TORONTO - A new study raises concerns about the spread of drug-resistant gonorrhea in Ontario.
A strain of the bacteria that responds poorly to the last class of drugs available to treat gonorrhea is on the rise in the province, according to data presented Tuesday at an infectious diseases conference in Chicago.
The strain wasn't seen in the province in 2005, but by May of this year made up 11 per cent of a representative sample of gonorrhea isolates tested by the provincial laboratory.
The majority of cases that have been spotted were in men in Toronto. But the strain has been seen elsewhere in the province, said Dr. Vanessa Allen, who made the presentation.
Allen, a medical microbiologist with Public Health Ontario, said new approaches to treating and controlling the sexually transmitted disease need to be adopted before the bacteria outsmarts all the drugs available to treat the infection.
“The more aggressive we can be, the more chance we have of eradicating this drug-resistant clone,” she said in an interview from Chicago.
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“There's a very imminent threat that there will be nothing left to treat this infection with. And unless we're very careful now, I really think that we're at risk of getting there sooner rather than later.”
On Monday, the Canadian Medical Association Journal warned the threat of widespread multi-drug resistant gonorrhea demands an urgent public response.
Known as “the clap” in bygone days, gonorrhea is difficult to control because many people who are infected don't have symptoms. Curing the infection does not provide lifetime protection, as is seen with some diseases; a person can be reinfected with gonorrhea.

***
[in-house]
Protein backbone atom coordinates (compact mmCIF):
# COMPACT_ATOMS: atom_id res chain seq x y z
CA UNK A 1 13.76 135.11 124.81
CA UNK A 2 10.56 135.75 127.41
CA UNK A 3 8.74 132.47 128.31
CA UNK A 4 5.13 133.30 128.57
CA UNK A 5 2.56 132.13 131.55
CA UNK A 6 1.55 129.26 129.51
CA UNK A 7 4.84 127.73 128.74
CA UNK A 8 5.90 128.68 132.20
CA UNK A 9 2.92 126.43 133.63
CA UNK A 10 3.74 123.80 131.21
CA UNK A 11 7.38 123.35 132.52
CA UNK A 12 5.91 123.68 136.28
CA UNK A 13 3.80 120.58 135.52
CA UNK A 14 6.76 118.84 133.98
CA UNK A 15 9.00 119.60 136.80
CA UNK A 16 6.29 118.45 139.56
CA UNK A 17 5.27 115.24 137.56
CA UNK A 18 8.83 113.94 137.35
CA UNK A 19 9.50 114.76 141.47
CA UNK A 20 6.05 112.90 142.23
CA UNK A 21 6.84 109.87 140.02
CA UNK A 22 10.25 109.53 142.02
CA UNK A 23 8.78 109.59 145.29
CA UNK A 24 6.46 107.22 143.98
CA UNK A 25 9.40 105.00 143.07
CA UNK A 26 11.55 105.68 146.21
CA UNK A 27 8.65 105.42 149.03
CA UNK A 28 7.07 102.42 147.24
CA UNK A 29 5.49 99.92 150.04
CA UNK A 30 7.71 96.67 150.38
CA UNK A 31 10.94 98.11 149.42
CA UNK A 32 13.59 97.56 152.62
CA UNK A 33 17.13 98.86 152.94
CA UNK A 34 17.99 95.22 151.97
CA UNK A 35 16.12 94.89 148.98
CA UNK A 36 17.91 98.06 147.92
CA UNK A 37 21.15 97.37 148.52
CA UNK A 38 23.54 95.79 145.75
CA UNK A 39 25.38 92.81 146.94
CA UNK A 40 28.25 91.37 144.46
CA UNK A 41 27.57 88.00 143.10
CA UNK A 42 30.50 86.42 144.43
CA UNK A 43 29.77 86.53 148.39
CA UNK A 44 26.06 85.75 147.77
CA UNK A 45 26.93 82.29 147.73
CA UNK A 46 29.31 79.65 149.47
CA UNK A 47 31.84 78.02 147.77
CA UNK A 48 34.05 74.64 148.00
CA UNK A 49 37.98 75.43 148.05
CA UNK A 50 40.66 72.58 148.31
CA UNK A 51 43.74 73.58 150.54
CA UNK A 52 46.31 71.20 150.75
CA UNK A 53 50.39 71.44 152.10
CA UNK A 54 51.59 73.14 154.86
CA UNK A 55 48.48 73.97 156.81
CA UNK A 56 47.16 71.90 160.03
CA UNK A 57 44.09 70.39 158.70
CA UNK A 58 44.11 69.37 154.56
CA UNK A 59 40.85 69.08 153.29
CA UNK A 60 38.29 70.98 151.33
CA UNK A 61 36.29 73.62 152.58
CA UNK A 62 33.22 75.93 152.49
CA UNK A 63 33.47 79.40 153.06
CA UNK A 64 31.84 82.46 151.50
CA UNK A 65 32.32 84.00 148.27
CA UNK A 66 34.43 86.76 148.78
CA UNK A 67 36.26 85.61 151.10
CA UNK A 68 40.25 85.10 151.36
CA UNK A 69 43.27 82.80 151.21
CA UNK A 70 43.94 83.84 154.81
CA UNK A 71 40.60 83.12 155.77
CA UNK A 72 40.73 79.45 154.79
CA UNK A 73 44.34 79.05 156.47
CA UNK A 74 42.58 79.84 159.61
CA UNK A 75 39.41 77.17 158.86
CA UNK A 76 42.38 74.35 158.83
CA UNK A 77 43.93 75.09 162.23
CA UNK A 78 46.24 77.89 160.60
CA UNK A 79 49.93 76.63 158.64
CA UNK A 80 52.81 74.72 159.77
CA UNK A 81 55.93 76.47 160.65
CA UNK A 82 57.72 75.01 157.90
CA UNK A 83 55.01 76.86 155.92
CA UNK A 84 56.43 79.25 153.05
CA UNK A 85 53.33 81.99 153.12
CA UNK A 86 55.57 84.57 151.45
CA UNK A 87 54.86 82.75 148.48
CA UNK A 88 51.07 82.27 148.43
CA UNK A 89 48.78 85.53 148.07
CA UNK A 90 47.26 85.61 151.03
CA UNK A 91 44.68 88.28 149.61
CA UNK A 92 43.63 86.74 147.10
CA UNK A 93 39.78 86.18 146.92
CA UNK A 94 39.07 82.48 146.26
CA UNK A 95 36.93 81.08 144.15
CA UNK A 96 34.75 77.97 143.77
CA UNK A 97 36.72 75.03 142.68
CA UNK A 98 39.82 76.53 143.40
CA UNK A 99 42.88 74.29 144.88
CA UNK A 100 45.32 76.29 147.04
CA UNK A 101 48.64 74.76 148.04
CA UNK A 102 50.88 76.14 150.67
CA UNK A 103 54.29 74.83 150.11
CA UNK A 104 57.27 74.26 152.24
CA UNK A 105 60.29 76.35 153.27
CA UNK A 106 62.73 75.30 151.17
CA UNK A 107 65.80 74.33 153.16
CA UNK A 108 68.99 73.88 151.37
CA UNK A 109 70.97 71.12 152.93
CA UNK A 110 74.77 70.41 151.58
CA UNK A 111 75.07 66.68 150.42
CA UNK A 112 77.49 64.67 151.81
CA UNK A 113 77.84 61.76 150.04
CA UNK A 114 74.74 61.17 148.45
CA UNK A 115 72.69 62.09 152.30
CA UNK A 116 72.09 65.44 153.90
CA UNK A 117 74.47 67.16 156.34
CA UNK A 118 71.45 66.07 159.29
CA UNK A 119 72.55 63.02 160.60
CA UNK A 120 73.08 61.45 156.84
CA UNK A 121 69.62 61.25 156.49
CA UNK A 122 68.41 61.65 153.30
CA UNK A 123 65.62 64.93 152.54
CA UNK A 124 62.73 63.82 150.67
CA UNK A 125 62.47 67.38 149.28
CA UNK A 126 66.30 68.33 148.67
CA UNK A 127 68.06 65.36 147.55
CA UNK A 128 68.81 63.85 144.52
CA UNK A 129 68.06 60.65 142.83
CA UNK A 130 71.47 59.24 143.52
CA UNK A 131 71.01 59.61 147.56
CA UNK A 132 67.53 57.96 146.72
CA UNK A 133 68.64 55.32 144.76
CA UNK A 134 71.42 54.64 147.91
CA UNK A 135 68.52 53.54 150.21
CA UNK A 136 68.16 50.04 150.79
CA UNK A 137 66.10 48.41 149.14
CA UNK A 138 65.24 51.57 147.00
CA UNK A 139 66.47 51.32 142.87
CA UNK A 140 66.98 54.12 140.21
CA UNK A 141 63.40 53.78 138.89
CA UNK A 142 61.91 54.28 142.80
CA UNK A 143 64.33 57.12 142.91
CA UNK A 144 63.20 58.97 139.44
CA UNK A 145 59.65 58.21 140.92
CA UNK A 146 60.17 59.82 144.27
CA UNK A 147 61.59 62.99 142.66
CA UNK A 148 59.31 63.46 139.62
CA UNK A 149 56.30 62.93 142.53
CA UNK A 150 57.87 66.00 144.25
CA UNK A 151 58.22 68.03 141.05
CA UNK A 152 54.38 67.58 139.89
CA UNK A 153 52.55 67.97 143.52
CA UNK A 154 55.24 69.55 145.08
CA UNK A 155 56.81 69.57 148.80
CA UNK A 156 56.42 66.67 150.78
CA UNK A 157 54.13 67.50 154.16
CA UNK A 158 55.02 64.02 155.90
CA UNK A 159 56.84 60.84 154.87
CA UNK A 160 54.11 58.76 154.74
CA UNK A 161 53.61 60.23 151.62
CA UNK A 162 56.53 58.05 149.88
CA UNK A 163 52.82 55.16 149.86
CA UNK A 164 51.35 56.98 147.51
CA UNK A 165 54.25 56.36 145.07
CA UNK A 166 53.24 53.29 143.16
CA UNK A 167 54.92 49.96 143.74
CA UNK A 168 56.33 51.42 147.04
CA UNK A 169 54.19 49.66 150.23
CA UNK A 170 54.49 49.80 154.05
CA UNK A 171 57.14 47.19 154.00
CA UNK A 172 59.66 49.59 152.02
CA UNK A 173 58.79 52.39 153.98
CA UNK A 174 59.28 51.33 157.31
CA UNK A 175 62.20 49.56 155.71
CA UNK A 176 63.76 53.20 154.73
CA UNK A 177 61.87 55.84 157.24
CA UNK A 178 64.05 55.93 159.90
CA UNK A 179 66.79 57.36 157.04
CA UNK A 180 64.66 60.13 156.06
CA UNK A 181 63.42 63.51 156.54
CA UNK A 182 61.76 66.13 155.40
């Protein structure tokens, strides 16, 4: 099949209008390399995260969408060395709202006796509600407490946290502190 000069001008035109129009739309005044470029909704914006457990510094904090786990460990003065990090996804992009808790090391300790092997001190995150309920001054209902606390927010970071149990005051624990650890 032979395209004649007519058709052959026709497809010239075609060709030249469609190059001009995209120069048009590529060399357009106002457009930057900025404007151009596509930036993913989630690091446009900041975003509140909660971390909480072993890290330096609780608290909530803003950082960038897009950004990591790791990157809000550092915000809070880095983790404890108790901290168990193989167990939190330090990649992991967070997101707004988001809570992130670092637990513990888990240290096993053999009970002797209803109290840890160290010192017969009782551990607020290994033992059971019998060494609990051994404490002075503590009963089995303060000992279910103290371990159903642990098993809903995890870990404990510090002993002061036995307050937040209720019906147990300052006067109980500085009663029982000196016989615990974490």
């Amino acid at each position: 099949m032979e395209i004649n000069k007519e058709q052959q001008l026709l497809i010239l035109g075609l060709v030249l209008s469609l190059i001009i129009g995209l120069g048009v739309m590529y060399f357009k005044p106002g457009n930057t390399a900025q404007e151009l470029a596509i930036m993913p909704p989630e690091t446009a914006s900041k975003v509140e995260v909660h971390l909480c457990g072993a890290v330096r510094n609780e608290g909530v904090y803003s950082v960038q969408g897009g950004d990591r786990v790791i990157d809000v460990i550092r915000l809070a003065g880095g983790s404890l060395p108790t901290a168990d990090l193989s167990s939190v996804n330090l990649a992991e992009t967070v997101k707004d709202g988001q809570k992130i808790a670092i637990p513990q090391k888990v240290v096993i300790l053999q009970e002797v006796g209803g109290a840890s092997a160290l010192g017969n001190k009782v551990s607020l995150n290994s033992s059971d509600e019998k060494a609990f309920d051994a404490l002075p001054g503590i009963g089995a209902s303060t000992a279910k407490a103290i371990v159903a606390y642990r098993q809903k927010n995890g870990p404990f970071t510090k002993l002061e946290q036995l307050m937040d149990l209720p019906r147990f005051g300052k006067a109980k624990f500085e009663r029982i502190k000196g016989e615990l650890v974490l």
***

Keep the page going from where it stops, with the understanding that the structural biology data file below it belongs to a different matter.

The bacteria are spread by sexual contact and infection can occur in multiple sites in the body.
In women, untreated gonorrhea can cause pelvic inflammatory disease which can lead to chronic pelvic pain and infertility. Babies born to women with gonorrhea may suffer from blindness or life-threatening blood infections. The bacteria can also cause infertility in men.
If the bacteria move to the blood or joints, infection can be fatal. Infection with gonorrhea increases one's risk of being infected with HIV; and HIV-positive people with gonorrhea can transmit HIV more easily to sexual partners.
In the era of antibiotics, gonorrhea infections have been easily treated. But the bacteria have rapidly and relentlessly developed resistance to all classes of the drugs that have been thrown at them, forcing public health experts like Allen to contemplate the spectre of a return to the days when gonorrhea could not be treated.
“Whether this clonal complex (strain) will replace all the other strains, or the other strains will develop resistance spontaneously on their own, I think the pressure of this antibiotic has demonstrated that resistance develops rapidly,” she said.
“So yes, there's a fear that the major of strains will become multi-drug resistant. And I think that's a very real fear and that's what they saw in Japan. And we're headed that way.”